The party also stressed a lack of transparency in funding for the project.
The Estonian Christian People's Party issued an aggressive statement regarding the mosque on Jan. 22 and began collecting signatures against the project.
The party is not represented in the parliament, but it recently announced that it was the first anti-European Union political organization in Estonia.
Seifullen said he wishes good luck to the ECPP in their task to attract negative publicity to the mosque project.
"Practically, though, those people are conducting an interesting sociological survey that will show us how many people in Estonia consider Muslims and their religion dangerous or unnecessary," he said.
Seifullen added that actions of the ECPP are absolutely predictable.
"So far have received no threats, and everything we do accords with the law," he said.
If the ECPP manages to collect the signatures of more than 50 percent of the Estonian population, which seems unlikely, it would be equal to a democratic referendum. It would then, concluded Seifullen, be clear that building a mosque in Estonia is inappropriate.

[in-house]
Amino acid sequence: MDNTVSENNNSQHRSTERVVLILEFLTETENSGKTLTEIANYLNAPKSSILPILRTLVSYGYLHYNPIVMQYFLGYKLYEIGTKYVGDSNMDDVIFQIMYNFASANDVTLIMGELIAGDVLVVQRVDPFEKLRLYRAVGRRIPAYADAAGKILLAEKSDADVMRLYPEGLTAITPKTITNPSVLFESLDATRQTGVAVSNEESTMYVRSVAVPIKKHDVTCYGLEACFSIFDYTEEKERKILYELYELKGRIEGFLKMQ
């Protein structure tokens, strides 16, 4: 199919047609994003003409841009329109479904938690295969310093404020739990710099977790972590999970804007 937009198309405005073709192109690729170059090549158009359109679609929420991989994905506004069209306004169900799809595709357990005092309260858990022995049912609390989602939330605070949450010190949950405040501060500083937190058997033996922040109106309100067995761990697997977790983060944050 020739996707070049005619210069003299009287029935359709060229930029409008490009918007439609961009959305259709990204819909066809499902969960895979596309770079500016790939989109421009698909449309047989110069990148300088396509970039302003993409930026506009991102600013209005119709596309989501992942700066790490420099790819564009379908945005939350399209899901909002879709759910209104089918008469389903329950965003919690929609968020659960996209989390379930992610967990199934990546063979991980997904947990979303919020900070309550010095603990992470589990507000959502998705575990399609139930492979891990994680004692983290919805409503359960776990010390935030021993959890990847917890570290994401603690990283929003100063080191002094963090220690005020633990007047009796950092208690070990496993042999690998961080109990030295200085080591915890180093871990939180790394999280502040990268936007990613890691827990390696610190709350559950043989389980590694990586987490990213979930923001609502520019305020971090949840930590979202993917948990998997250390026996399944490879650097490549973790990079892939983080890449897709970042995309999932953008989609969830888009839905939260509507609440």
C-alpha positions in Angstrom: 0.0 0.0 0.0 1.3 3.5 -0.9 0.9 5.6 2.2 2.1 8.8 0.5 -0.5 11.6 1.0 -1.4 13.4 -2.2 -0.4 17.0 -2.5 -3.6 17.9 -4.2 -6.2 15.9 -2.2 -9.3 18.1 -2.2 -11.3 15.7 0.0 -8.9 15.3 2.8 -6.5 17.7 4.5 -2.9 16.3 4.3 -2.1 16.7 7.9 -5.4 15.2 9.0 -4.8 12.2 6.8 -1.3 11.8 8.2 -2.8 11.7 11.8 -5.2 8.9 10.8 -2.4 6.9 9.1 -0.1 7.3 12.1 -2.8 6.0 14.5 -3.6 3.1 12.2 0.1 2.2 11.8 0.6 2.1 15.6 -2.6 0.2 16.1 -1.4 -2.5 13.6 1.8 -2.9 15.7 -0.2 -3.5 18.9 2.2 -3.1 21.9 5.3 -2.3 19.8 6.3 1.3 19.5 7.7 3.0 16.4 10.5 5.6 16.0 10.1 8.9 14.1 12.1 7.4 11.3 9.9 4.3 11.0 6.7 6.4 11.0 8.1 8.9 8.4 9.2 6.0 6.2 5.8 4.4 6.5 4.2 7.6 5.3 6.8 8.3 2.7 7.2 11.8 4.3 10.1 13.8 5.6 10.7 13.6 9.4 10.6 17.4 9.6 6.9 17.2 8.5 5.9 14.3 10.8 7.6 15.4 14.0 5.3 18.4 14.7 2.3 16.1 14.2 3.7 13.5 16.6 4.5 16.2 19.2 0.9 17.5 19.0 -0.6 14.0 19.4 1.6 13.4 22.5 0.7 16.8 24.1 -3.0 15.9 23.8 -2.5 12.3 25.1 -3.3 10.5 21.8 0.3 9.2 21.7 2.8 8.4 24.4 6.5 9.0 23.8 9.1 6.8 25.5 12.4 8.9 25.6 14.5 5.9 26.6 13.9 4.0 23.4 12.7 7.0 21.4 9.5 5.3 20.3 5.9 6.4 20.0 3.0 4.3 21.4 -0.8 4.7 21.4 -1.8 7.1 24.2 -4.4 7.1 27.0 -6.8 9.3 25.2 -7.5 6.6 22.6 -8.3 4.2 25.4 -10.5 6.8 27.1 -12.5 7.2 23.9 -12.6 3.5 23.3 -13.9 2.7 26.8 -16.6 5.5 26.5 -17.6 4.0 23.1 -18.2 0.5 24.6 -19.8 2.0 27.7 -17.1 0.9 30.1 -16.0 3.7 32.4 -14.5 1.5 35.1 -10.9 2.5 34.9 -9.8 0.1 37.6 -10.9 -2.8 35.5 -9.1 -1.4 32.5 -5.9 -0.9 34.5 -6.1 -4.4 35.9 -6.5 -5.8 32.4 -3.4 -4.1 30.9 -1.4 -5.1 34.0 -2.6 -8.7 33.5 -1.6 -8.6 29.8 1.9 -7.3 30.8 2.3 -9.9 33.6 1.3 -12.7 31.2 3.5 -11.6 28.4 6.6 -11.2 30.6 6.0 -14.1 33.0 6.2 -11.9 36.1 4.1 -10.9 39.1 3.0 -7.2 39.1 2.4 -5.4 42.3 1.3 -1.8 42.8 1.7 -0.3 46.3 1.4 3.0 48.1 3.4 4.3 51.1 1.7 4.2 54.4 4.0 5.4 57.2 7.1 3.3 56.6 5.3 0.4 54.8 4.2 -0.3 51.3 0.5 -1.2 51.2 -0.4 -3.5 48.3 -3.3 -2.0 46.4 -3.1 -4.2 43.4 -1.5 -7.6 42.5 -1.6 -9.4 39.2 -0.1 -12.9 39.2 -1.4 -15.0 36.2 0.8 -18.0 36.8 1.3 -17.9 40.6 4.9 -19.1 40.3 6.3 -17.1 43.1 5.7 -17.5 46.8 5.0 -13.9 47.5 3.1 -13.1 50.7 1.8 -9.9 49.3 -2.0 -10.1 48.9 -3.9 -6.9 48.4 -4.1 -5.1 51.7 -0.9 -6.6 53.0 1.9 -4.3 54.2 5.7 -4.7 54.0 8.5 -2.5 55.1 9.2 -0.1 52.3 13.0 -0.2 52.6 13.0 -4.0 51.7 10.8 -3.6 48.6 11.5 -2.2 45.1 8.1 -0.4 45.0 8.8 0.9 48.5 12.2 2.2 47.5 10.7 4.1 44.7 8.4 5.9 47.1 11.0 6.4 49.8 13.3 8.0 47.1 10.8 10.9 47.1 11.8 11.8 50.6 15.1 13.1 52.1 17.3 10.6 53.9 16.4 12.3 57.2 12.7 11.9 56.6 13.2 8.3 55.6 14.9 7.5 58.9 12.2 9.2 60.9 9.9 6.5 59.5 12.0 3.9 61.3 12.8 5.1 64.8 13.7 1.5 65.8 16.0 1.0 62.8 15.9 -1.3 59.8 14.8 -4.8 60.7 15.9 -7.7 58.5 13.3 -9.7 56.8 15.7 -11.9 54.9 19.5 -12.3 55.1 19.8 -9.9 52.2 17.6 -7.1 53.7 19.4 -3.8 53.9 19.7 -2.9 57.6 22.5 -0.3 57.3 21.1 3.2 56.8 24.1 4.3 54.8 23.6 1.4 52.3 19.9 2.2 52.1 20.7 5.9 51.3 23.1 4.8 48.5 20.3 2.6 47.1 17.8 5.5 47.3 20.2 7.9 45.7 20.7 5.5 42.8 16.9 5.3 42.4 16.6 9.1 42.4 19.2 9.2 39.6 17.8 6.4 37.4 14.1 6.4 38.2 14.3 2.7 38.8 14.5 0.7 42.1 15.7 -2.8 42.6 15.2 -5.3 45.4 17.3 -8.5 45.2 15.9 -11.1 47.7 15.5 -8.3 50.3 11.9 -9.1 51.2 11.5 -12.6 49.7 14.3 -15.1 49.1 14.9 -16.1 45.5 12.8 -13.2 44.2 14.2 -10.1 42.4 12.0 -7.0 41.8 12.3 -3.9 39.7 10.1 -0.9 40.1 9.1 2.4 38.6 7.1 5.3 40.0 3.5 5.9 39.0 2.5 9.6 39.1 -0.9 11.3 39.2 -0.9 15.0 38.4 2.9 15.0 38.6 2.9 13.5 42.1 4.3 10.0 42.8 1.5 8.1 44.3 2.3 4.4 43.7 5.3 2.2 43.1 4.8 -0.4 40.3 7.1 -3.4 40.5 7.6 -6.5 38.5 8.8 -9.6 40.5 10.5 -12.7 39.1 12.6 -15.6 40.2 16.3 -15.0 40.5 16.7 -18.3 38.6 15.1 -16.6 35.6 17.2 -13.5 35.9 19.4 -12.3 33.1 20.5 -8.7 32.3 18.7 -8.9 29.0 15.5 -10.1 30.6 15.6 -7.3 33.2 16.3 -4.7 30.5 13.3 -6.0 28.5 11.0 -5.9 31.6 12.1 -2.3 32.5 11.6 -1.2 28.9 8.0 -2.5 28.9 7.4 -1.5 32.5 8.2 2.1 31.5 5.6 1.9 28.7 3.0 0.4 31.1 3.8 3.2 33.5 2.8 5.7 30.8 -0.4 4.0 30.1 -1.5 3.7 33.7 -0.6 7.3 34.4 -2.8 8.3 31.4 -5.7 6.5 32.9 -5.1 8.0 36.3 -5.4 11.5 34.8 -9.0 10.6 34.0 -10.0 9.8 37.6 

A temple not a market
The official representative of the Chechen Republic of Ichkeria in Estonia, Imran Ahayev, who knows Guliyev personally very well, described him as a figurehead in other people's games.
"Even if Guliyev has enough funds to build the mosque, we cannot be sure the money would be clean," said Ahayev. "Besides, the local Islamic community is not centered in one particular district, and so it would be more useful to build several smaller temples in Tallinn, Narva and Viljandi, where most of the Muslims live," said Ahayev.
"I hope the problem of building a mosque in Tallinn will be solved by the cooperation between Muslims and the authorities. After all, we are talking about building a temple, not a market," said Ahayev.
According to Ahayev, building a mosque is one of the tasks of a society called ÔThe Islamic Crescent in Estonia' created last year to unite local Muslims. But the society still has no funds to fulfill that plan. At the moment, different rooms are rented to let Muslims worship in Friday prayers.
Recently the society, headed by Haron Dikayev, rented an office with a special room for worship not far from the center of Tallinn.
Ahayev said that ÔThe Islam Crescent in Estonia' unites Tartars, Chechens, Azeris, Tajiks and Kirghizes, and has been establishing contacts with businessmen from the Middle East to realize a project to build another mosque.
"We deal with people who are not rookies in the Estonian market, people who have positive reputation," said Ahayev.
He added that no talks with Guliyev are currently being held.
"Our main goal is to live in peace with other religious congregations, being the deserved carriers of Islam, and tearing any negative labels off this progressive religion," Ahayev said.
Ahayev said he thinks the Muslims of Estonia would only benefit from entering the EU, judging from European experience.